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Primary Sources

This guide is to help users to identify, locate, and use primary sources in their research.

There are Three Types of Sources:

1) Primary Sources

  • Materials that contain direct evidence, first-hand testimony, or an eyewitness account of a topic or event under investigation
  • Primary sources provide the raw data for your research
  • Examples:  In addition to diaries, correspondence, photographs, and many other types of sources typically considered to be primary sources, you may add just about anything to the list.  The way you interpret or use a source determines whether it is a primary source or not.

2) Secondary Sources

  • Use primary data to solve research problems
  • Examples:  scholarly books and articles
  • Secondary sources can be interpreted as primary sources when the artifactual characteristics of the item are of research value.

3) Tertiary Sources

  • Books or articles that synthesize and report on secondary sources for general readers
  • Examples:  textbooks, encyclopedia articles, Wikipedia

Adapted from The Craft of Research by Wayne C. Booth, Gregory G. Colomb, Joseph M. Williams.  Chicago: University of Chicago Press, c2008.

Using Primary, Secondary, and Tertiary Sources

Solid research requires the use of all three types of sources.  Primary sources will provide the raw data for your research, but you will also need encyclopedias, dictionaries, subject guides and other reference tools to gather background information on your topic and to identify the people, places, dates, organizations, and themes central to your topic.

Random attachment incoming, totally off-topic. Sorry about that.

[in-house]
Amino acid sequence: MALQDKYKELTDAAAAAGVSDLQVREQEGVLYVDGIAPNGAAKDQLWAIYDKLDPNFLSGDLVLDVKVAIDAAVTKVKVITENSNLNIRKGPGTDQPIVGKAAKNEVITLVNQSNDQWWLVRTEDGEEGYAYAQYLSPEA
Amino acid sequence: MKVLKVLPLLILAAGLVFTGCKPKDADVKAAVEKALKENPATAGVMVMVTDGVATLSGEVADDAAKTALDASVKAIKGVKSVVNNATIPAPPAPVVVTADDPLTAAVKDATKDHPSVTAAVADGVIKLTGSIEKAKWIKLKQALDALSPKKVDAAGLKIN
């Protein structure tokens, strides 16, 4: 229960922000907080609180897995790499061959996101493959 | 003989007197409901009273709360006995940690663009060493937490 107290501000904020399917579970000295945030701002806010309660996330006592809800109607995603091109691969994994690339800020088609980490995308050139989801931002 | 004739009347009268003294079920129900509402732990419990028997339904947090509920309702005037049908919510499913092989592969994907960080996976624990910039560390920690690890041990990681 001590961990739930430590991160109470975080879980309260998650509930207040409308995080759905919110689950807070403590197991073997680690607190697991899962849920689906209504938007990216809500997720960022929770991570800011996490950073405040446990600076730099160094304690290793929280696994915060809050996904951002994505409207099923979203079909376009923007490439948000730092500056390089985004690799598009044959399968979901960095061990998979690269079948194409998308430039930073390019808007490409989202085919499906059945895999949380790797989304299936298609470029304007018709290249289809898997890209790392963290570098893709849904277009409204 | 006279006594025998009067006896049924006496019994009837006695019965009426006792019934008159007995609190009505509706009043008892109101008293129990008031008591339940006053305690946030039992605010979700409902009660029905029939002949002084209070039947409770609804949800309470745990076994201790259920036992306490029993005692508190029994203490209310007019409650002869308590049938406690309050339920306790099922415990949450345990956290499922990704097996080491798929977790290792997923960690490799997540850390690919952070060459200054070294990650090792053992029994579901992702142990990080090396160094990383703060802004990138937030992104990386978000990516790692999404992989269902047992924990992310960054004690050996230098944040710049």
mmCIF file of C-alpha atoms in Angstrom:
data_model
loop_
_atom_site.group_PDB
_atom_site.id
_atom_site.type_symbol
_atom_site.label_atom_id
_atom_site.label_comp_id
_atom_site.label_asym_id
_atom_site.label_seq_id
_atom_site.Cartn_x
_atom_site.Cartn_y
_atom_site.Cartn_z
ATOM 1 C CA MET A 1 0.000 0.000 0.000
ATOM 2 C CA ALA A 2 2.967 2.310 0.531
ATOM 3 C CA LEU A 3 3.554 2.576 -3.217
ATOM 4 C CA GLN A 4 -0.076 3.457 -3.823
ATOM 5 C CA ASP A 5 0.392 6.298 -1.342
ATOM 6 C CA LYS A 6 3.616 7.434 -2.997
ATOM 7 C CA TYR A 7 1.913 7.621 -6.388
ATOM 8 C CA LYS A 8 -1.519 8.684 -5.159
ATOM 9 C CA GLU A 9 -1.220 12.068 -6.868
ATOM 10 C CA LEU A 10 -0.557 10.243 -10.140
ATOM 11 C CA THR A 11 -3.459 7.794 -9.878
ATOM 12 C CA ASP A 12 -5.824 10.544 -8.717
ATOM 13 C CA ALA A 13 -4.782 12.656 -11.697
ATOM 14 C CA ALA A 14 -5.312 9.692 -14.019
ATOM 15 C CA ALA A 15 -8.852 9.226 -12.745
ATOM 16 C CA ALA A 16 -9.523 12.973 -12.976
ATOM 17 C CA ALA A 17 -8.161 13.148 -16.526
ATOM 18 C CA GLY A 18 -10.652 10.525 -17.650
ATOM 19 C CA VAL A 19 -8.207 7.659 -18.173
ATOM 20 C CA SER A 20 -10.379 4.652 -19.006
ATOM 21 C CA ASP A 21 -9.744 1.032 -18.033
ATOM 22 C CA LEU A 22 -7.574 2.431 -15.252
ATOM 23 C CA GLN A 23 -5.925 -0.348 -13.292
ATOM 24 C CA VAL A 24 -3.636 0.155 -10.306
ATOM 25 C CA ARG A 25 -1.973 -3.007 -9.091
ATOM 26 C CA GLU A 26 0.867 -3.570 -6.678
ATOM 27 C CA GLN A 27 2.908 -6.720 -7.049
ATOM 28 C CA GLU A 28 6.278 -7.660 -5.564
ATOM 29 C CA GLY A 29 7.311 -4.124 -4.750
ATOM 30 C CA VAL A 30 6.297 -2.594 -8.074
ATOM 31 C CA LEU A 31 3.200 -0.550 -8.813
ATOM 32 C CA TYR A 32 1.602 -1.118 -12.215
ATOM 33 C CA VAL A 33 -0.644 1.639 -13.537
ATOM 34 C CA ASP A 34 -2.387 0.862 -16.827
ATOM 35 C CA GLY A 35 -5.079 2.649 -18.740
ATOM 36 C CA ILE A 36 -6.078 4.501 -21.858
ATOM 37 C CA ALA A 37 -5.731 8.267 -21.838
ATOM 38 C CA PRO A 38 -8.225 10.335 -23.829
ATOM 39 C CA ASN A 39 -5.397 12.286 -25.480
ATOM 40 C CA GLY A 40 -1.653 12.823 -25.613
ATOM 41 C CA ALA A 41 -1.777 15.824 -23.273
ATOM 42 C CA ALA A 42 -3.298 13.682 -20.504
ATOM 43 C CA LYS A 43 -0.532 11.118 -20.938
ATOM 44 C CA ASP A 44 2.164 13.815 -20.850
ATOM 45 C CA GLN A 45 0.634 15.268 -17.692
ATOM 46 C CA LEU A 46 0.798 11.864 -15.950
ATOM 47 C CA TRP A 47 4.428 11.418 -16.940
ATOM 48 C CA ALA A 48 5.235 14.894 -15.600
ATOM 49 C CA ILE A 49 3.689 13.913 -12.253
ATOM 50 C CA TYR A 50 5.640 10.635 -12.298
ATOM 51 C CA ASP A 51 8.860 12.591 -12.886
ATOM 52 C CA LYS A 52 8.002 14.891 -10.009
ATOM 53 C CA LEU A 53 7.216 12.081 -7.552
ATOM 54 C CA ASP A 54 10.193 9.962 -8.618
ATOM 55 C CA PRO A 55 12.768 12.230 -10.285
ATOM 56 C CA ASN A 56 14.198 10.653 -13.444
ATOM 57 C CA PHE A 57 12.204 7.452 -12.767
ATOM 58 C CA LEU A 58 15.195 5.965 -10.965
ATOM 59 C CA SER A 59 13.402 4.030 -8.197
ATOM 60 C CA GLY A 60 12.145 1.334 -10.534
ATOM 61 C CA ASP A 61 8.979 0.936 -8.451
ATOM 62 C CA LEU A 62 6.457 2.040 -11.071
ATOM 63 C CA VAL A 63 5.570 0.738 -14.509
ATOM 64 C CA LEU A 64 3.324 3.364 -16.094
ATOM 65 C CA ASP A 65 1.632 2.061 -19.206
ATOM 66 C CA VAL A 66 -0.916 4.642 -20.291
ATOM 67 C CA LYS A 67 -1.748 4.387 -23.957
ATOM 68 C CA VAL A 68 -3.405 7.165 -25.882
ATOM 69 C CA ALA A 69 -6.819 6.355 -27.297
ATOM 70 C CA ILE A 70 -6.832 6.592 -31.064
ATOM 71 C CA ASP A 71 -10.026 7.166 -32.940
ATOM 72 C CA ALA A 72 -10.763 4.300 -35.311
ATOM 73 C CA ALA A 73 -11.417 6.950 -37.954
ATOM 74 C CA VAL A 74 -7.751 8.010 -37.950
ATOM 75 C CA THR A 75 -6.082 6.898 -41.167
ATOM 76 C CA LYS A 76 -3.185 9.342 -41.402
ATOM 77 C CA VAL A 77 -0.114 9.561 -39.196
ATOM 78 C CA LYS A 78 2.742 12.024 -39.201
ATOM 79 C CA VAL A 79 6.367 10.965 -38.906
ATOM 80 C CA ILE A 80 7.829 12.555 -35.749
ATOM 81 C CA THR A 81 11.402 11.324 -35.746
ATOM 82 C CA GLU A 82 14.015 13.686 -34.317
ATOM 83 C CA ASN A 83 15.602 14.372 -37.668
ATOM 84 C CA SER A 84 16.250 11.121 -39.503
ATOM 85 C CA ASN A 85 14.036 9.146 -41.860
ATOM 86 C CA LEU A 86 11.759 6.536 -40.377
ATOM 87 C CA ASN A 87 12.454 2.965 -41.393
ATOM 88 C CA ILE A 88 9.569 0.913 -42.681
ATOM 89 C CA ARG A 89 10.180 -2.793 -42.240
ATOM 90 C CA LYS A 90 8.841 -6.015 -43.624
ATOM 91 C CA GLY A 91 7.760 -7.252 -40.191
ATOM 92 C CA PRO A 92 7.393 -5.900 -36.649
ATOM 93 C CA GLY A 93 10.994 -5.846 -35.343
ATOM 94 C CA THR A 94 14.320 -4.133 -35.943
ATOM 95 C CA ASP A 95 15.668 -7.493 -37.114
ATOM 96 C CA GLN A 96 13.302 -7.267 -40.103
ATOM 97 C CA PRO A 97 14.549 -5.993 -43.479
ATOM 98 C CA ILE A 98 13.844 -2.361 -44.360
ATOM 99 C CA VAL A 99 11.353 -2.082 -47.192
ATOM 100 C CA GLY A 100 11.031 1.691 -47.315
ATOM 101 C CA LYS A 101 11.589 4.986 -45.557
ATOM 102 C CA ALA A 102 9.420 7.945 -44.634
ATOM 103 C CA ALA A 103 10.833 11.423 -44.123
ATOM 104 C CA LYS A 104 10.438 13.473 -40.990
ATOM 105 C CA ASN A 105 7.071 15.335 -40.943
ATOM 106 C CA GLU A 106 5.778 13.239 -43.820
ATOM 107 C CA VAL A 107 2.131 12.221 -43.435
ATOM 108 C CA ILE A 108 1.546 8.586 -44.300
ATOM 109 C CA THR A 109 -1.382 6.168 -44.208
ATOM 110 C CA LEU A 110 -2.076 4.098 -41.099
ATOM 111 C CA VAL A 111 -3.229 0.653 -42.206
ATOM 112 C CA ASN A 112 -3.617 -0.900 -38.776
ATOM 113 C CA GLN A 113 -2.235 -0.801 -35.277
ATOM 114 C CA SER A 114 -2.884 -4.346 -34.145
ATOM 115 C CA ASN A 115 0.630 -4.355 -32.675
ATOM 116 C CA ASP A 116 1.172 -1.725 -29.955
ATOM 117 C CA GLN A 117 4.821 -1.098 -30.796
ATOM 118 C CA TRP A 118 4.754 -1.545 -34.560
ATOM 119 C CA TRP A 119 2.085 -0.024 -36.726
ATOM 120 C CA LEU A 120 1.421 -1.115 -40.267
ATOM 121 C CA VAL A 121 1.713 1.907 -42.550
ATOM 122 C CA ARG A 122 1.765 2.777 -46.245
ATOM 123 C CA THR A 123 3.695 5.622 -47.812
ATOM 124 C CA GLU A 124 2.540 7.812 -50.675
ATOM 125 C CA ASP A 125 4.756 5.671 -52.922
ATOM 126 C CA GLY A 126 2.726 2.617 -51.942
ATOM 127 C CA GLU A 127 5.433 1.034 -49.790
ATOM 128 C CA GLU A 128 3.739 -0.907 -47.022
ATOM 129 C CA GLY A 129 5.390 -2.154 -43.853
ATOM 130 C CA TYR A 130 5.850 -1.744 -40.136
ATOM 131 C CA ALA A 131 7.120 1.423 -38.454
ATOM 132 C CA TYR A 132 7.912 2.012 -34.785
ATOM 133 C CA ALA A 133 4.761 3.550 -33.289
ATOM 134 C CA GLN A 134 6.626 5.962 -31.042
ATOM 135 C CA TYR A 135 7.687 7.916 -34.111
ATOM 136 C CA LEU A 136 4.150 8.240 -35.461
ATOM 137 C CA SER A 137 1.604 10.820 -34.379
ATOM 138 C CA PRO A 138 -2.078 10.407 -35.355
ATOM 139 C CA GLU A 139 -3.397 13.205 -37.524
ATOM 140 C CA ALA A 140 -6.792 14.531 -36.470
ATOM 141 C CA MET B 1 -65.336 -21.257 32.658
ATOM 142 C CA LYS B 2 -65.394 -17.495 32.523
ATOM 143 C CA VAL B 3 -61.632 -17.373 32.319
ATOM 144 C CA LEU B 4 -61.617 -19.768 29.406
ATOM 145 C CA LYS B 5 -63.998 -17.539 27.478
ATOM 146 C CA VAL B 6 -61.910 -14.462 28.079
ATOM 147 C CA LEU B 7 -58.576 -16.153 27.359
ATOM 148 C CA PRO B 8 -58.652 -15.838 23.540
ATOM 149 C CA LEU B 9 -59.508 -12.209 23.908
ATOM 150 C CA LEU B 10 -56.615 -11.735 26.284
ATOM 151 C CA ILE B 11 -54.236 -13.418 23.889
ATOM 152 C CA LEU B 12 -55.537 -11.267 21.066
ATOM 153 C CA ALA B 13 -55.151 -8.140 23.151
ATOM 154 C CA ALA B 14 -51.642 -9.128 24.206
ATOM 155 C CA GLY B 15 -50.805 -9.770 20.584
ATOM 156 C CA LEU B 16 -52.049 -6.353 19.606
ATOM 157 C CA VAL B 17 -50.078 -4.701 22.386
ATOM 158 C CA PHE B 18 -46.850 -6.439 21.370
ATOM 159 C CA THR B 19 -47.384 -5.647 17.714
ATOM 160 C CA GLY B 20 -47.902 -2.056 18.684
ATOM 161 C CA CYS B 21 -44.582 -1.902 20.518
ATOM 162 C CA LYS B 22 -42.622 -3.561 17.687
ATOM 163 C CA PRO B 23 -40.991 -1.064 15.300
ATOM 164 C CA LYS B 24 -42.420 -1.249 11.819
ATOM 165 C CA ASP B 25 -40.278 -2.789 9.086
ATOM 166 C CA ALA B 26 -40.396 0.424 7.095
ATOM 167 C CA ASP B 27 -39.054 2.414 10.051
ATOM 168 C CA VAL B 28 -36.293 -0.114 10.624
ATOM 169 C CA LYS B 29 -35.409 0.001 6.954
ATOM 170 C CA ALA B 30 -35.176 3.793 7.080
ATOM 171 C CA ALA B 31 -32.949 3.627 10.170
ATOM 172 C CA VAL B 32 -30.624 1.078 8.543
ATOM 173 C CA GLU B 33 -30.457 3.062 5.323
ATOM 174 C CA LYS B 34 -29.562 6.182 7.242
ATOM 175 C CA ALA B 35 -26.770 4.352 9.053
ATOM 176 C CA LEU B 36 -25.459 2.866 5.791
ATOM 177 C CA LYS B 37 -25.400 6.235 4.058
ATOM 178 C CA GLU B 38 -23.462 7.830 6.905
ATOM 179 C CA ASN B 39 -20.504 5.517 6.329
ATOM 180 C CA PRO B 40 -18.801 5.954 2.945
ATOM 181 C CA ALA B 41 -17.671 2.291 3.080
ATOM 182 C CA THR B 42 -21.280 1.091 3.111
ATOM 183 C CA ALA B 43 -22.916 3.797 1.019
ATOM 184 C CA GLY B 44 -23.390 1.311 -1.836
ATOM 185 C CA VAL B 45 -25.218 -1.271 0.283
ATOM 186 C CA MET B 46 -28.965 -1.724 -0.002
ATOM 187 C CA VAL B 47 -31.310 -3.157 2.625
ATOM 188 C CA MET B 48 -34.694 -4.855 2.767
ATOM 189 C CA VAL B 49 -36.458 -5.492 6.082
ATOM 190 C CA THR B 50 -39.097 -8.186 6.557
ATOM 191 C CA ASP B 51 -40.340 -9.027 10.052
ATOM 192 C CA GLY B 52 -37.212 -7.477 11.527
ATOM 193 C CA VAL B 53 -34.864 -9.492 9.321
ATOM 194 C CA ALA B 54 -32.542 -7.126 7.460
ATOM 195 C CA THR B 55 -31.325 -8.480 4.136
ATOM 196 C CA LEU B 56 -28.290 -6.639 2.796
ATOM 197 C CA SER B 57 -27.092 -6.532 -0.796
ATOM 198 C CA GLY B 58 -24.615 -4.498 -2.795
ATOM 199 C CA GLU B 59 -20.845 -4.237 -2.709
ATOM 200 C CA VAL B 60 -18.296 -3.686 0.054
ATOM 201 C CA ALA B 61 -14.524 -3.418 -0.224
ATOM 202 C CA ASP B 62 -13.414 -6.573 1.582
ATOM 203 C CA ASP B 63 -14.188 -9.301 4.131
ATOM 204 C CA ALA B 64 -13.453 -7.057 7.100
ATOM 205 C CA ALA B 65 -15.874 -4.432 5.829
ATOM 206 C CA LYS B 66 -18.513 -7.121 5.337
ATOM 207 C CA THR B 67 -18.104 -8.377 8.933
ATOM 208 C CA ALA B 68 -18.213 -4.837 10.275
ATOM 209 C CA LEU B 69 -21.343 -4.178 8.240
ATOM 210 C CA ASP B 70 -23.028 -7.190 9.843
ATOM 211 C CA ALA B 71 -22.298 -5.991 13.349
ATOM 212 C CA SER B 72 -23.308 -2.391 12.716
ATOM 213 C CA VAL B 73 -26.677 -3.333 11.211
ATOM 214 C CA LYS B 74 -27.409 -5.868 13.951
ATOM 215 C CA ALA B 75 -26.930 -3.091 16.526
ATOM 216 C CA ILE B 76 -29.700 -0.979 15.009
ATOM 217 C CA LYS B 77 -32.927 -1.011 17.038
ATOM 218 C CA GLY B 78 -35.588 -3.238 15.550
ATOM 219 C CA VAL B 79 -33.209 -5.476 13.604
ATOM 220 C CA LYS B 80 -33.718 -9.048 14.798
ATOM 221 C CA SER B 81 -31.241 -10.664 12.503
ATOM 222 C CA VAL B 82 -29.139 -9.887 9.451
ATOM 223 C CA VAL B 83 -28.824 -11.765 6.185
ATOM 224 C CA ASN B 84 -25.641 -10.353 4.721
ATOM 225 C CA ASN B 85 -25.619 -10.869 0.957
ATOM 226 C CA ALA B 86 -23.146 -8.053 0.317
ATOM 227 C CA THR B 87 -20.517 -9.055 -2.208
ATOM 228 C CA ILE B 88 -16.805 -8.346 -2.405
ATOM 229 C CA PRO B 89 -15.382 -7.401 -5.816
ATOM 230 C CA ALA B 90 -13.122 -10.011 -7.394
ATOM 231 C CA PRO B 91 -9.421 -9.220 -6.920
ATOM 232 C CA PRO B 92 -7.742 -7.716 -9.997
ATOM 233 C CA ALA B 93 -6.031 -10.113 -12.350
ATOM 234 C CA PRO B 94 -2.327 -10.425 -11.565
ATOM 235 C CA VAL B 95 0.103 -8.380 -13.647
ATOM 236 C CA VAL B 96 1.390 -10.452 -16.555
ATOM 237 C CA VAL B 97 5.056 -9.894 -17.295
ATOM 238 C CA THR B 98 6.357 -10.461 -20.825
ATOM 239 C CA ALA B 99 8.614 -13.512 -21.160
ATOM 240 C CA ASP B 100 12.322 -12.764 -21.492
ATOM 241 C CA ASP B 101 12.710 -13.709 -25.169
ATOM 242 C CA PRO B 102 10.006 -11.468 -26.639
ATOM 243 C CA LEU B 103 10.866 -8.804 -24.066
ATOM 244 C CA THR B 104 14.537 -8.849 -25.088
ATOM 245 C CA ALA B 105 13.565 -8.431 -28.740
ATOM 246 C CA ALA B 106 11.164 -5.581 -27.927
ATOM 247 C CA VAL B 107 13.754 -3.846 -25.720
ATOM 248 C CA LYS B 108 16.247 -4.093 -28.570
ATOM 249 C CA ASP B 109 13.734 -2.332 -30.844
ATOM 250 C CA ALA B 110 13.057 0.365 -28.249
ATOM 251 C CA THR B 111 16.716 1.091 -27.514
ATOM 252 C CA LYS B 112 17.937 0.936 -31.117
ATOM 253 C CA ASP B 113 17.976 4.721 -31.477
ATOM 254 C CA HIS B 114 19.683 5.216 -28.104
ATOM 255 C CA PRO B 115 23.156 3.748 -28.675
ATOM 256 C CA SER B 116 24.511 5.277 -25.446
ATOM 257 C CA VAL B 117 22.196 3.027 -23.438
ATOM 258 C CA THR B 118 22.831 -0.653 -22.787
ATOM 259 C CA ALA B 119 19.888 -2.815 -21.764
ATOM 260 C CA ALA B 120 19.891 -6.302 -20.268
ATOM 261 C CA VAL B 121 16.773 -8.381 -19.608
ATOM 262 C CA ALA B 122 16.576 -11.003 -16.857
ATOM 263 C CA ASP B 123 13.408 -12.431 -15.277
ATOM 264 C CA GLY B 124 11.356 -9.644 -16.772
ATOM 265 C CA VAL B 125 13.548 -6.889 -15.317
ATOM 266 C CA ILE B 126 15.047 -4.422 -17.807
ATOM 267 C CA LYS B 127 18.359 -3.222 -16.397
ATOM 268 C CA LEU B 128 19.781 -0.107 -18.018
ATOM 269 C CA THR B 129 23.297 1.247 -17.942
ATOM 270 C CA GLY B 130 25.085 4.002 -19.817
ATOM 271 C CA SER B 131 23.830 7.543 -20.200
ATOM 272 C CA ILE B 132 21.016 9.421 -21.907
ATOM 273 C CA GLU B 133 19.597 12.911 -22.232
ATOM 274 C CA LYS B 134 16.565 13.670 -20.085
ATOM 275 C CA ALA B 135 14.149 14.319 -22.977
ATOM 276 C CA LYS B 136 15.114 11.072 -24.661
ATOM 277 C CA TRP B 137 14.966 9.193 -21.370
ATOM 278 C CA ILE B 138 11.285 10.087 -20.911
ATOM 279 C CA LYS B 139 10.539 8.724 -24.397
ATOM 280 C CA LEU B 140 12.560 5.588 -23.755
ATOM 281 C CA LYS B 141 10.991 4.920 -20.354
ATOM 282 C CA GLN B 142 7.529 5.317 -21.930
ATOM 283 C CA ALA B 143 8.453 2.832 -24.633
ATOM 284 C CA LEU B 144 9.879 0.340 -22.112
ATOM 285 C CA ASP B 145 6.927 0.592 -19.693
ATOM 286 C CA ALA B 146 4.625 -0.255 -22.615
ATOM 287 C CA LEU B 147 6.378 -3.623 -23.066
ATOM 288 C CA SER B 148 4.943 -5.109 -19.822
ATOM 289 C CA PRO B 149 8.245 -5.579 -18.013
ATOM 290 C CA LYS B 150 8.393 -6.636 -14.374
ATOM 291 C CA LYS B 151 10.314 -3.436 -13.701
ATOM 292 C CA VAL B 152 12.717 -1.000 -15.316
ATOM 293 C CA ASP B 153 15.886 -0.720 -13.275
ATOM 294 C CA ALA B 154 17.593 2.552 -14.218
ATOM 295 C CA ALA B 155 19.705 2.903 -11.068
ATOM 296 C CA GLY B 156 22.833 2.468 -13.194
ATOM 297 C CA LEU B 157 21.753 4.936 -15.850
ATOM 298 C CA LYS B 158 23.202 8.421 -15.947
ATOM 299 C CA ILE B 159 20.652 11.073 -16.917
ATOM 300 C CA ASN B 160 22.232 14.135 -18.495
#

Secondary sources such as books, scholarly journals, and newspaper articles synthesize current research and help put your subject in context.  Secondary sources are also important for helping to position your own argument within the scholarly conversation on your topic.  

Use library catalogs, databases, printed reference sources, the web, and the assistance of your subject librarian to identify, locate, and use primary, secondary, and tertiary sources.

Primary vs. Secondary Sources

  • The categories of primary, secondary, and tertiary sources are not mutually exclusive. 
  • The way one uses or interprets an item determines whether it is a primary or secondary source. 
  • A book can be treated as an artifact, documents can consist of visual elements, and visual materials are often considered to be documents.
  • Think of primary sources as the raw data for your research and consider this example:  Encyclopedias are usually considered to be classic reference sources.  However, they are primary sources to someone studying encyclopedias.


Archival collections shelved in the Tamiment Library.

Archival boxes of varying sizes on a range of shelves.

Workers Atop Beams, Charles Rivers Photographs Collection, Tamiment Library, PHOTOS 050

Four men standing on beams from a construction project.

Books on the shelves in Tamiment.

Books about the Spanish Civil War on a shelf.

Reference books, Tamiment Library.

Reference books on a shelf.